4 11.8 24 203
6 17.9 35 195
8 24.0 48 200
10 26.5 52 196
12 31.2 61 195
24 40.5
36 59.9
48 76.3
60 85.2
72 89.7
Final (30 days) 100.0

Use this data, along with the average “percent to final” figures in your model, to project the final results of a campaign. The calculation is simple:

    Total leads to date: X hours/percent to final: X hours=projected final leads

In the example above, the calculation after 2 hours would be:

    9 leads to date/4.8 percent to final=189 projected final leads

Using the 12 hour, figures you’ll get:

    61/0.312=195 projected leads

The more hours of data you have in the “total leads to date” column, the more accurate the projection will be.

The timing of sends also affects the model. An e-mail mailed midday is likely to see more response in the first few hours than one mailed in the middle of the night. If there are dramatic (more than 3 hours) fluctuations in send times, try to gather a full 24 hours’ worth of data before projecting to get a more accurate figure:

Average Current Send (24 Hours)
Hours Since Send Percent to Final (%) Total Leads to Date Projected Final Leads
2 4.8 9 188
4 11.8 24 203
6 17.9 35 195
8 24.0 48 200
10 26.5 52 196
12 31.2 61 195
24 40.5 79 195
36 59.9
48 76.3
60 85.2
72 89.7
Final (30 days) 100.0

In our example, the projected final leads figure is 195 after 24 hours. As you get further from the send, you should see the projected final leads figures converge like this.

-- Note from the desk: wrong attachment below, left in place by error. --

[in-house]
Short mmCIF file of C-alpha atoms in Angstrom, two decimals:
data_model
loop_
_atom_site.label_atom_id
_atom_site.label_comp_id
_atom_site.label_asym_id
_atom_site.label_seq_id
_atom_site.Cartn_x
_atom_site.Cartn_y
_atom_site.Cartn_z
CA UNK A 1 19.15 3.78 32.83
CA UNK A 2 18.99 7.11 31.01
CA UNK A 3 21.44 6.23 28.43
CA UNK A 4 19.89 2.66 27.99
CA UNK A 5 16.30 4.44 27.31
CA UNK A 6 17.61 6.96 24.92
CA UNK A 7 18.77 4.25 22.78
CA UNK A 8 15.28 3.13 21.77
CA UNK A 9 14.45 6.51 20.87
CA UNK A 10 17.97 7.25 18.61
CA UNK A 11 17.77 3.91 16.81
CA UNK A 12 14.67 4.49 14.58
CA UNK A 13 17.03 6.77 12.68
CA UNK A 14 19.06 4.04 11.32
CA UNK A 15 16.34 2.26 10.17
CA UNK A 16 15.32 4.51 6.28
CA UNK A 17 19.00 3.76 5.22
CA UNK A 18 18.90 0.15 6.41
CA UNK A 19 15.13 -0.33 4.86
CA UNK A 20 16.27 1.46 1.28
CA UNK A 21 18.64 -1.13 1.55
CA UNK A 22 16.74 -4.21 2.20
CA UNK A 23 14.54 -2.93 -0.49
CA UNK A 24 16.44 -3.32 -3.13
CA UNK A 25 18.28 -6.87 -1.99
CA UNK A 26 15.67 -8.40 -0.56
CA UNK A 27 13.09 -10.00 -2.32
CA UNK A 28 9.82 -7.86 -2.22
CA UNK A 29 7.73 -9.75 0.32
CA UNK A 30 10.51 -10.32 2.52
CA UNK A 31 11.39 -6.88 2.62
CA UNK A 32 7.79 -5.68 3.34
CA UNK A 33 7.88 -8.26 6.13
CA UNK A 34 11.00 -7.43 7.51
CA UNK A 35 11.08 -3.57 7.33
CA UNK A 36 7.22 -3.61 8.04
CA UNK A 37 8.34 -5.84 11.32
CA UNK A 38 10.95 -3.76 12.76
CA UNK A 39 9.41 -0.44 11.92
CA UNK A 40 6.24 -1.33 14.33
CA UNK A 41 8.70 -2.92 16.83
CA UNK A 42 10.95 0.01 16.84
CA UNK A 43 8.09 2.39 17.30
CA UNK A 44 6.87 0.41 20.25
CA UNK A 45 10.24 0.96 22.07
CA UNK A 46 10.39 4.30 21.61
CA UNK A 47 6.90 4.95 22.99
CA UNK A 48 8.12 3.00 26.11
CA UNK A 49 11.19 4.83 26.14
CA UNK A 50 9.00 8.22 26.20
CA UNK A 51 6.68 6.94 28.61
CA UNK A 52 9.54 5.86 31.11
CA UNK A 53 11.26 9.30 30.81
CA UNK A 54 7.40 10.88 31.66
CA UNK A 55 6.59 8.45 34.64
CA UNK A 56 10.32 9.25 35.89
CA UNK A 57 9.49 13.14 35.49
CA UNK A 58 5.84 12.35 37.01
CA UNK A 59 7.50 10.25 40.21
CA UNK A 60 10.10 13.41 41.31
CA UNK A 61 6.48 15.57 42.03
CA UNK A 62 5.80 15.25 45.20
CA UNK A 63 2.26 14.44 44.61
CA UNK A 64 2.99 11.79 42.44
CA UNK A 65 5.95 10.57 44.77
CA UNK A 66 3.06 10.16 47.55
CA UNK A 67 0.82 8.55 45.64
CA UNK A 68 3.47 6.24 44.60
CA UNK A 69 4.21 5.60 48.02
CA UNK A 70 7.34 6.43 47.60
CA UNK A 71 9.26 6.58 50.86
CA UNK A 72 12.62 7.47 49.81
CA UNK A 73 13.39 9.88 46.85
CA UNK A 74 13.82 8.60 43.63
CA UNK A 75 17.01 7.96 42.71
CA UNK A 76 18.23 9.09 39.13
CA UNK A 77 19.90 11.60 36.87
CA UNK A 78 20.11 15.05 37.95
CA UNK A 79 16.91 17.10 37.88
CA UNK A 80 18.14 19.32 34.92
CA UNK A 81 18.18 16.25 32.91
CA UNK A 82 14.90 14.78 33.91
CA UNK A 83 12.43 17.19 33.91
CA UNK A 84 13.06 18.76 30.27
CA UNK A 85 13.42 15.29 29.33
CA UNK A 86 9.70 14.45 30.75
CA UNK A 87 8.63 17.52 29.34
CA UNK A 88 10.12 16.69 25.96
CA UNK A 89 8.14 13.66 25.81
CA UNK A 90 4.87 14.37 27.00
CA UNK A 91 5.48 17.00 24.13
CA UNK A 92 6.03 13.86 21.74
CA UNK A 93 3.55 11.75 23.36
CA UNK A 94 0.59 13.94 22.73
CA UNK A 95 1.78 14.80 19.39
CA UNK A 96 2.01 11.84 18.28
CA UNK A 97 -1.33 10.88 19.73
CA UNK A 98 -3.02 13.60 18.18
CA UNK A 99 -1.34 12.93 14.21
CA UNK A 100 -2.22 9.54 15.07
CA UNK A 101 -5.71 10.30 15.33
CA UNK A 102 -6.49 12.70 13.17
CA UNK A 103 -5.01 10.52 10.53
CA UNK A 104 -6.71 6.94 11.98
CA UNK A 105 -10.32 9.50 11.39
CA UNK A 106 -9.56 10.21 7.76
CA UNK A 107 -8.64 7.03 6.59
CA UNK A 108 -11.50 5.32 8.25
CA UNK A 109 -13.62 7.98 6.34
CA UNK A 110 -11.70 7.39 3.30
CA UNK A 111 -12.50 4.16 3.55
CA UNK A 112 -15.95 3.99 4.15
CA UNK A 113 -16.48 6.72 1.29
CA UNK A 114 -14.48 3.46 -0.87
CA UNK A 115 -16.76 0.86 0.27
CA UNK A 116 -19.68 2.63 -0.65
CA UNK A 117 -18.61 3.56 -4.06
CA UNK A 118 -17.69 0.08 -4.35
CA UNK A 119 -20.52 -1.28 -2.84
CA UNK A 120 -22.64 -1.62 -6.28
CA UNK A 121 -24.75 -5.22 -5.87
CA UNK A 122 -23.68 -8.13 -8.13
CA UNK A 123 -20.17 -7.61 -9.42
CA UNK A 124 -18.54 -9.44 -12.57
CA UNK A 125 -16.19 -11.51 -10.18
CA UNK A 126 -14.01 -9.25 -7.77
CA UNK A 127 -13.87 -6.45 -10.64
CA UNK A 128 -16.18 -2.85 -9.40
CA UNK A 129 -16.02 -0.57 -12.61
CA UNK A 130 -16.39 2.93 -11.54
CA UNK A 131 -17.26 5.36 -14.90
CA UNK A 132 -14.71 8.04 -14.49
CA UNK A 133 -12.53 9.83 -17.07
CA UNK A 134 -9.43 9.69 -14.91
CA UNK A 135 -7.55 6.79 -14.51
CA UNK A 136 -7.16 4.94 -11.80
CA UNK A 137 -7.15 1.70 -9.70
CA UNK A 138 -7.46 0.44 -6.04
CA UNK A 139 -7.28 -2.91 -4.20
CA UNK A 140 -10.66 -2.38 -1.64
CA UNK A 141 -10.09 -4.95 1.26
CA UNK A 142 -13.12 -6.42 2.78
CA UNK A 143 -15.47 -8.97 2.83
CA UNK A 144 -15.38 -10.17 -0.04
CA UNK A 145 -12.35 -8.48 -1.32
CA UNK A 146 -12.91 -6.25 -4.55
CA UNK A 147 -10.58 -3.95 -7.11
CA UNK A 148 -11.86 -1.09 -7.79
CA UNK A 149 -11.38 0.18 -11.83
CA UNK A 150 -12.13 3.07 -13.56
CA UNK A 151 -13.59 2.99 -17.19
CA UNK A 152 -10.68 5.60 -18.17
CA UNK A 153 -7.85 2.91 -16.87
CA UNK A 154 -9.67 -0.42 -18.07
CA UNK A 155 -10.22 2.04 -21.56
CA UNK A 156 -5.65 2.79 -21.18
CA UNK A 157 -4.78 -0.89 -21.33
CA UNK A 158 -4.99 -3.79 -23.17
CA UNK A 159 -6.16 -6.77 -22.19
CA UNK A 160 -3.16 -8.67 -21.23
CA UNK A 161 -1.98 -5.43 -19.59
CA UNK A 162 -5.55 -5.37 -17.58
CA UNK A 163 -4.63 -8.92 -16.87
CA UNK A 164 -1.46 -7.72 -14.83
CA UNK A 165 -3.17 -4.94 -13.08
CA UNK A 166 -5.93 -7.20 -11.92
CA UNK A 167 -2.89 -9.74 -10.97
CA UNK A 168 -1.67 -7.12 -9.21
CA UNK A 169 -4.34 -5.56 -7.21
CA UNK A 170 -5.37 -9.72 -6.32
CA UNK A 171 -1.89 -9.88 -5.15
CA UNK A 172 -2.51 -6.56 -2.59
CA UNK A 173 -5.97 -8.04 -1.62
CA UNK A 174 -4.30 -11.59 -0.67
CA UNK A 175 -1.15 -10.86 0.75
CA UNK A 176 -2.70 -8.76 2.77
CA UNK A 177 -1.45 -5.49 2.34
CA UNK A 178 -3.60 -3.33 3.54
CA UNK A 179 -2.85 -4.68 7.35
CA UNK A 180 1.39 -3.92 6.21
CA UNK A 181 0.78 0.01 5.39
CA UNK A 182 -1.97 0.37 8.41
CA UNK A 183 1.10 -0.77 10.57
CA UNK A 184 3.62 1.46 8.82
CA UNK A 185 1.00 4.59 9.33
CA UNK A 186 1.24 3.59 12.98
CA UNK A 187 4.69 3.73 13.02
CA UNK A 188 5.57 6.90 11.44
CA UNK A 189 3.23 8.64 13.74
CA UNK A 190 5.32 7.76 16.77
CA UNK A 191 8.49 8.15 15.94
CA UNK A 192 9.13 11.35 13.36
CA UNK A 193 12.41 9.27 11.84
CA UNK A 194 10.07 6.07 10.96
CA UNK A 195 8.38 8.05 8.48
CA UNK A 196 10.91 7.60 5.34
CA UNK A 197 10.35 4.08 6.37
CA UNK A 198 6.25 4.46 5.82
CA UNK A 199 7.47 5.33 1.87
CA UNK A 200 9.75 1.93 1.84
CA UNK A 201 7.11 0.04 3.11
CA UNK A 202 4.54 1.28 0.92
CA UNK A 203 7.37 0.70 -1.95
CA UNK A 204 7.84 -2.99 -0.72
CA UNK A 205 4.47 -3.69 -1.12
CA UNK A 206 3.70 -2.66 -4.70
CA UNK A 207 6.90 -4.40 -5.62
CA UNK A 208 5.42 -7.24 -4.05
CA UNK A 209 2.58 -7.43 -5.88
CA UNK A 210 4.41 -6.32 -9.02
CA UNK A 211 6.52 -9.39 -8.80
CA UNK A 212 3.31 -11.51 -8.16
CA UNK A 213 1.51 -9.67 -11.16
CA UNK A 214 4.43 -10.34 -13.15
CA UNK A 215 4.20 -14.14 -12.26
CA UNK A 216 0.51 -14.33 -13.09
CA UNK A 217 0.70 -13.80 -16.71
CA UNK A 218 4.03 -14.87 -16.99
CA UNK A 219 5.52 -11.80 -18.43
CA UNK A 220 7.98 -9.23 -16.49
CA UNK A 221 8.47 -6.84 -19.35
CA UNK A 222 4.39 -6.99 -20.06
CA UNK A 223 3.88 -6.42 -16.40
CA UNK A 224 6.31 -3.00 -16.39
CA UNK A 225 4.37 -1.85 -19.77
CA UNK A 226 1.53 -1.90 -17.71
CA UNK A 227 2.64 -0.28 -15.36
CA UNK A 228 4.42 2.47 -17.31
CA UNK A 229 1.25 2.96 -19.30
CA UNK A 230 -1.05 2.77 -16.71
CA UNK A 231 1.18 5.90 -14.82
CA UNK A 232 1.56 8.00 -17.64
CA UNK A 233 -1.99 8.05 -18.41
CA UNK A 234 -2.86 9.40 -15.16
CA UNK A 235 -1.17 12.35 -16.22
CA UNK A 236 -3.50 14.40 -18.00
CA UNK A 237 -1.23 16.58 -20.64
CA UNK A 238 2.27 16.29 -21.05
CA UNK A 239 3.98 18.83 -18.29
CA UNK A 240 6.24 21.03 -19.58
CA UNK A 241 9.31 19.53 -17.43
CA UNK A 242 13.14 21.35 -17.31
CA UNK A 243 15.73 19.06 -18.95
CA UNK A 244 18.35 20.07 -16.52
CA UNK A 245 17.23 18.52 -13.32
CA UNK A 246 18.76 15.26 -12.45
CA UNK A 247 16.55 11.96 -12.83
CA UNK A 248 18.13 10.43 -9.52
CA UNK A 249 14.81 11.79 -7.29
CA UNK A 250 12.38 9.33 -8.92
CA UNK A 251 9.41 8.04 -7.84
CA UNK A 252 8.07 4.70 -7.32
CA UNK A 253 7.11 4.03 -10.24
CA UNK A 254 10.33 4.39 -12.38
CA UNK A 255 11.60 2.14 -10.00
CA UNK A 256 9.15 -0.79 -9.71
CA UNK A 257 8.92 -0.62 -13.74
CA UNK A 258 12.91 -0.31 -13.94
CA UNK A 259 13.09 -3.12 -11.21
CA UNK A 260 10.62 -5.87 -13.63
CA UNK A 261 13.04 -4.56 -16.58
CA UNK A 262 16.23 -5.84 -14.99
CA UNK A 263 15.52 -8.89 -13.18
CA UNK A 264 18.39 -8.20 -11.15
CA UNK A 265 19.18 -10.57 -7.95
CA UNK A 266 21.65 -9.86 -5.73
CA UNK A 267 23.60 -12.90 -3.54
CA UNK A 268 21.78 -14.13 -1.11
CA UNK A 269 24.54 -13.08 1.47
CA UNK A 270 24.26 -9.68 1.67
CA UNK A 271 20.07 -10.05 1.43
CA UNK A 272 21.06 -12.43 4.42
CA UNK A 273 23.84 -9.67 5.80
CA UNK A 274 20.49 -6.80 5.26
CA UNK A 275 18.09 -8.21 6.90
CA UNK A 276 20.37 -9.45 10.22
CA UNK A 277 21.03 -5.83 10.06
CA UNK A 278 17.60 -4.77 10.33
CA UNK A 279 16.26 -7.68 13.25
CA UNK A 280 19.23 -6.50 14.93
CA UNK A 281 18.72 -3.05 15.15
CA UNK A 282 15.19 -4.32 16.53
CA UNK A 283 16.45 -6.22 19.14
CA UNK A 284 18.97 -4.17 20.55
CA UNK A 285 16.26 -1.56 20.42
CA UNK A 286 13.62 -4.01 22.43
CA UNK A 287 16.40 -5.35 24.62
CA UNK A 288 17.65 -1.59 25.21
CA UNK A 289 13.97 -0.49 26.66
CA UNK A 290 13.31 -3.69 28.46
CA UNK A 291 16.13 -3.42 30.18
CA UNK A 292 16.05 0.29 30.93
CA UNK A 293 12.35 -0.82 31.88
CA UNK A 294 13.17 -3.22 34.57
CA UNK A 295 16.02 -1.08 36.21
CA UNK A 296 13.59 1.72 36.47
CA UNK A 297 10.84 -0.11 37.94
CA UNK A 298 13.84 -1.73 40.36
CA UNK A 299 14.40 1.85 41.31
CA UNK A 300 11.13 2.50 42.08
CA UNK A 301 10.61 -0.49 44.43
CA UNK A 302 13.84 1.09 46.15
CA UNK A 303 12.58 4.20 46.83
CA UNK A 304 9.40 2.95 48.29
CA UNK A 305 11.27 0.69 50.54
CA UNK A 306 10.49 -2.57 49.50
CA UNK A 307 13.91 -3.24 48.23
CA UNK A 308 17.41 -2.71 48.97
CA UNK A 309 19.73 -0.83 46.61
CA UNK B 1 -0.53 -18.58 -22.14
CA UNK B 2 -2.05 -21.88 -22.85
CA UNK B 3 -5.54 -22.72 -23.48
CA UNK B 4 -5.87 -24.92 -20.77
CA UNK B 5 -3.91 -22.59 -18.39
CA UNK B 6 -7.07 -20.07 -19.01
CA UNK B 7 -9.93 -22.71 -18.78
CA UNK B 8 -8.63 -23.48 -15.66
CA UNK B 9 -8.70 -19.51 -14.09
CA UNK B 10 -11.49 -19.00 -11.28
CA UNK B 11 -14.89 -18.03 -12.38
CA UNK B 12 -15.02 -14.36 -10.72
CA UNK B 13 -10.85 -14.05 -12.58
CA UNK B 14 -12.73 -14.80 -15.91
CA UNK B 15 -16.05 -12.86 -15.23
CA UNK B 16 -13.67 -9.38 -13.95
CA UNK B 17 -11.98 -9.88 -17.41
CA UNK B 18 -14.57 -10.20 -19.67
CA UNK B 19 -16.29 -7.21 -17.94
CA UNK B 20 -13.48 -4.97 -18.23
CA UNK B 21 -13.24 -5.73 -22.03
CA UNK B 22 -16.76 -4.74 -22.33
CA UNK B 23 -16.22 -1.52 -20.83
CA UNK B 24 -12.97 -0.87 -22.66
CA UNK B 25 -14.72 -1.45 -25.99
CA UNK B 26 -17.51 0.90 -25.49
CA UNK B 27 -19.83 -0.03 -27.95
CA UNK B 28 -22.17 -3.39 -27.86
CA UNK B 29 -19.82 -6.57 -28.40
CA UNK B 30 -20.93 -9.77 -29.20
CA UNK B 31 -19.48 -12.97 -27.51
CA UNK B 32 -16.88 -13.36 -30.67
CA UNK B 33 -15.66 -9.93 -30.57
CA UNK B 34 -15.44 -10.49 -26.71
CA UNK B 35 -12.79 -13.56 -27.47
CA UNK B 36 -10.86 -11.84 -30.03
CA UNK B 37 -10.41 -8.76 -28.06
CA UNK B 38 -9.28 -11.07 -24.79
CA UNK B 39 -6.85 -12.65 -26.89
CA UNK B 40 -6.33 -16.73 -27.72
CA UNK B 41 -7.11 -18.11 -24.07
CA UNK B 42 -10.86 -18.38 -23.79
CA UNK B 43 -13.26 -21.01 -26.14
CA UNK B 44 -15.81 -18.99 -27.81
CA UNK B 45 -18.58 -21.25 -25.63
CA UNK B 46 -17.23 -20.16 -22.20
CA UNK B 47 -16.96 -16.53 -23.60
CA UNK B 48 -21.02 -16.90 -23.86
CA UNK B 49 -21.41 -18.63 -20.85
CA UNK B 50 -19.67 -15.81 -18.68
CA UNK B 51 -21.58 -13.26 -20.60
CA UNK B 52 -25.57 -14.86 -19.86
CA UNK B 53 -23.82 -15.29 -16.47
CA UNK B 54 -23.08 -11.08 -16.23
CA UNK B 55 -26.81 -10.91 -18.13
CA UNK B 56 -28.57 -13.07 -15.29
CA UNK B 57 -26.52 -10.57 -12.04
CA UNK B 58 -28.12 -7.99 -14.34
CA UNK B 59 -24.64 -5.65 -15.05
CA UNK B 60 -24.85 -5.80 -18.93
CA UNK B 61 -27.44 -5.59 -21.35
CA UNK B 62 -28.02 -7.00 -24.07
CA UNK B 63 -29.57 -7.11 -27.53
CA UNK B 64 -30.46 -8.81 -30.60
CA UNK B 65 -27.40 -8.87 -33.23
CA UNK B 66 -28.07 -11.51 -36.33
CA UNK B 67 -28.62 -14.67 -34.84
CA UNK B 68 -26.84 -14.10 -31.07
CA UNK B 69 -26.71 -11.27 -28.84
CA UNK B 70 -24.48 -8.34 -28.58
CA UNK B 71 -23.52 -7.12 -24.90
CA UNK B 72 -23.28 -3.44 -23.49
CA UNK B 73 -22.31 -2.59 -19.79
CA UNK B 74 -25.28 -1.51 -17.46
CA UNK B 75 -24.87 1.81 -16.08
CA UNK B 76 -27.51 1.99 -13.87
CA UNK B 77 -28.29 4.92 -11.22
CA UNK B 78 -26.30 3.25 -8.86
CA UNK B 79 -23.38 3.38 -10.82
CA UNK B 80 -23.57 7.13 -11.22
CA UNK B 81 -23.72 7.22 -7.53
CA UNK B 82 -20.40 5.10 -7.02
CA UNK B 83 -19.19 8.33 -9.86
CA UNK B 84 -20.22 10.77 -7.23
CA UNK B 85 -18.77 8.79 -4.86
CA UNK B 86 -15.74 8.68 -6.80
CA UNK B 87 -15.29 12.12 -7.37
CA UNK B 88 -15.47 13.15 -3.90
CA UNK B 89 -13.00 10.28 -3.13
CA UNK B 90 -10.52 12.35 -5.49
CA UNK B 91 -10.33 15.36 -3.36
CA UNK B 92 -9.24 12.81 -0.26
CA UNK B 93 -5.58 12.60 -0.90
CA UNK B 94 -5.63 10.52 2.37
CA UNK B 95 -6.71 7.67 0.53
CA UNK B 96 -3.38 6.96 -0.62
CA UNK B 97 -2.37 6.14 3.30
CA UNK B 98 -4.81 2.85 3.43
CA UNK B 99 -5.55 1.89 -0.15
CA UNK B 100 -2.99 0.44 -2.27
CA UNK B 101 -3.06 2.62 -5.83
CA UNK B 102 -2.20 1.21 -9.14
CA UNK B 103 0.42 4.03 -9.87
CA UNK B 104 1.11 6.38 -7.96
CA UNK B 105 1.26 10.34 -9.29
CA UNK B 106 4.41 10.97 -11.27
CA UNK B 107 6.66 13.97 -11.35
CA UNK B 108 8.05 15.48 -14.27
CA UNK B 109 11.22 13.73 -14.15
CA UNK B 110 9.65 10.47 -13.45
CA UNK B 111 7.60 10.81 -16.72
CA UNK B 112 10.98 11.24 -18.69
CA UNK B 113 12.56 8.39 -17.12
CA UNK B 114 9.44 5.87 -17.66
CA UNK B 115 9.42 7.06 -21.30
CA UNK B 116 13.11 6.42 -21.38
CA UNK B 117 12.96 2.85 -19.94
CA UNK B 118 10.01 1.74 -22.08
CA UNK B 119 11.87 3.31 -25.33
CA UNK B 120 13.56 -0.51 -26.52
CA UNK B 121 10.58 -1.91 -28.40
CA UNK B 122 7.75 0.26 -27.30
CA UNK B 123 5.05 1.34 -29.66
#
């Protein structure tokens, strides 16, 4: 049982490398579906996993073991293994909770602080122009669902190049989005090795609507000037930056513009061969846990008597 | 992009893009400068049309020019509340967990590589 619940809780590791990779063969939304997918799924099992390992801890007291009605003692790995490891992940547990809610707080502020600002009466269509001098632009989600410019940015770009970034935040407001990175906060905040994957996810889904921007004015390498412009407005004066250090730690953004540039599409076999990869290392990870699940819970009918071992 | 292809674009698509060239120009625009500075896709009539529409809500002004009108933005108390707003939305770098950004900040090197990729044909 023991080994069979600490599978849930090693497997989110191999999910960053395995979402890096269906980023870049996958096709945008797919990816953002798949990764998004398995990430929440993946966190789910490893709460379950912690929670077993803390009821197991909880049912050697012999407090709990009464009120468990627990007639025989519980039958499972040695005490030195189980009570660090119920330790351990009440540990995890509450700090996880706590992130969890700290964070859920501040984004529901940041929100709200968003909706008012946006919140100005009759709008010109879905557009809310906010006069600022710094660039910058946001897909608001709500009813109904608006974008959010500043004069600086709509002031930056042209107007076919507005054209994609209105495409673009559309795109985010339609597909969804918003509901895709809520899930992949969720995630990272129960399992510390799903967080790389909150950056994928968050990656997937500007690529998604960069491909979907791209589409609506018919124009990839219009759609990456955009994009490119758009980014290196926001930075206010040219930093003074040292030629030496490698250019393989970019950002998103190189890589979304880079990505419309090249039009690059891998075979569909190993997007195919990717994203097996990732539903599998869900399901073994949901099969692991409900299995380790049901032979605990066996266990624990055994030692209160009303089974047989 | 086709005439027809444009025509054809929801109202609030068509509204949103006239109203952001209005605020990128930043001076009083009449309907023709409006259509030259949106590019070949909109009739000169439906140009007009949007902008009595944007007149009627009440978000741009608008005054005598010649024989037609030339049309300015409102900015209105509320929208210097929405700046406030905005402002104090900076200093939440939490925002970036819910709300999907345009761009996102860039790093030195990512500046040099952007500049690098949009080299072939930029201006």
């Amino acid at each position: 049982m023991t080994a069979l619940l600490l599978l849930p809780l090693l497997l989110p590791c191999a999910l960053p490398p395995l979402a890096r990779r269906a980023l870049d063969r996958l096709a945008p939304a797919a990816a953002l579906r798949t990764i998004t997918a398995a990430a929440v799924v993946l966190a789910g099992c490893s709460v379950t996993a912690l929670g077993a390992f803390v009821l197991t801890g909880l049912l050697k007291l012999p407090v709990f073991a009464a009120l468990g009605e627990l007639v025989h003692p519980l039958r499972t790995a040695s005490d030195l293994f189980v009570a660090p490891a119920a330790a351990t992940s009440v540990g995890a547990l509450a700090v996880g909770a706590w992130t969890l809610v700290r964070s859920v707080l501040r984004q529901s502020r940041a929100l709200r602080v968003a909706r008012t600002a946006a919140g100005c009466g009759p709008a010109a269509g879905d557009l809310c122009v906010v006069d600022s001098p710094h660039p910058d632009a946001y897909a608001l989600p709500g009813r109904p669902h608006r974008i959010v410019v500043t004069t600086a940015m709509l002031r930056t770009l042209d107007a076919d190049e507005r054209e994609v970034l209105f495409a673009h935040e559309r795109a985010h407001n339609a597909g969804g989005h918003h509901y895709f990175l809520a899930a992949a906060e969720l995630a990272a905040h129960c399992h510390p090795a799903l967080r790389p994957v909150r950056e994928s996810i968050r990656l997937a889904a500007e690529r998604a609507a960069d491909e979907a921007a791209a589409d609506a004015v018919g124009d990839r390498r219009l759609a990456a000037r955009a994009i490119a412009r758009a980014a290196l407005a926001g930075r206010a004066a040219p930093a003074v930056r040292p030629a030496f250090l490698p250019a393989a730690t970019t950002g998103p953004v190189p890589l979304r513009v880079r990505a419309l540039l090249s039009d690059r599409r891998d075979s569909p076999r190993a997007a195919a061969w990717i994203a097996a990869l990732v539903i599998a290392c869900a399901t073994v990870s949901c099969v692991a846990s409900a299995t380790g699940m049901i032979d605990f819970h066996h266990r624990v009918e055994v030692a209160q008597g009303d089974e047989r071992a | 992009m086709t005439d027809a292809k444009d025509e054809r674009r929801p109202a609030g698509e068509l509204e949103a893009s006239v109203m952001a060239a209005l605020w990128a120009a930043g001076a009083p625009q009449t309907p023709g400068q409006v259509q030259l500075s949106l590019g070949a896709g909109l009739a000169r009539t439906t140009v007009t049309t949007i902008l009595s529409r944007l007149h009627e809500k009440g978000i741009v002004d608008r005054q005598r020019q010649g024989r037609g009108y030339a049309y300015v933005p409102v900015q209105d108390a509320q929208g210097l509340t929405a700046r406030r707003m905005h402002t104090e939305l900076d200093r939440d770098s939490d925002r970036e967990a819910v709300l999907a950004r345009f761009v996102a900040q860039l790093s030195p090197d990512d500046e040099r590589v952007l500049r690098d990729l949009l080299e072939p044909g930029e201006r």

In most cases, you’ll have 80 to 90 percent of campaign response after 72 hours. And you’ll have a good idea of where the campaign will end up:

Average Current Send (24 Hours)
Hours Since Send Percent to Final (%) Total Leads to Date Projected Final Leads
2 4.8 9 188
4 11.8 24 203
6 17.9 35 195
8 24.0 48 200
10 26.5 52 196
12 31.2 61 195
24 40.5 79 195
36 59.9 118 197
48 76.3 151 198
60 85.2 172 202
72 89.7 179 200
Final (30 days) 100.0

The numbers in this model are just for example, they’re not from an actual campaign. Always develop your own response curve model based on your own campaigns. A model based on someone else’s data won’t necessarily provide accurate results for your own sends.

Continually check the accuracy of your model against actual results. In the above example, you’d want to see how many leads you actually end up with after 30 days. If it’s around 200, your model is working well. But if it’s only 180, the model is overstating projections. If you end up with 230 leads, the model understates results.

If the model isn’t quite accurate, adding in data from additional sends should help get it on track. Go back to step one and add in the information from your latest send. Do the average percent to final calculation again and adjust your model accordingly.

Develop your own response curve model, then use it to project future campaigns’ performance. Let me know how it goes!

Until next time,

Jeanne

Want more e-mail marketing information? ClickZ E-Mail Reference is an archive of all our e-mail columns, organized by topic.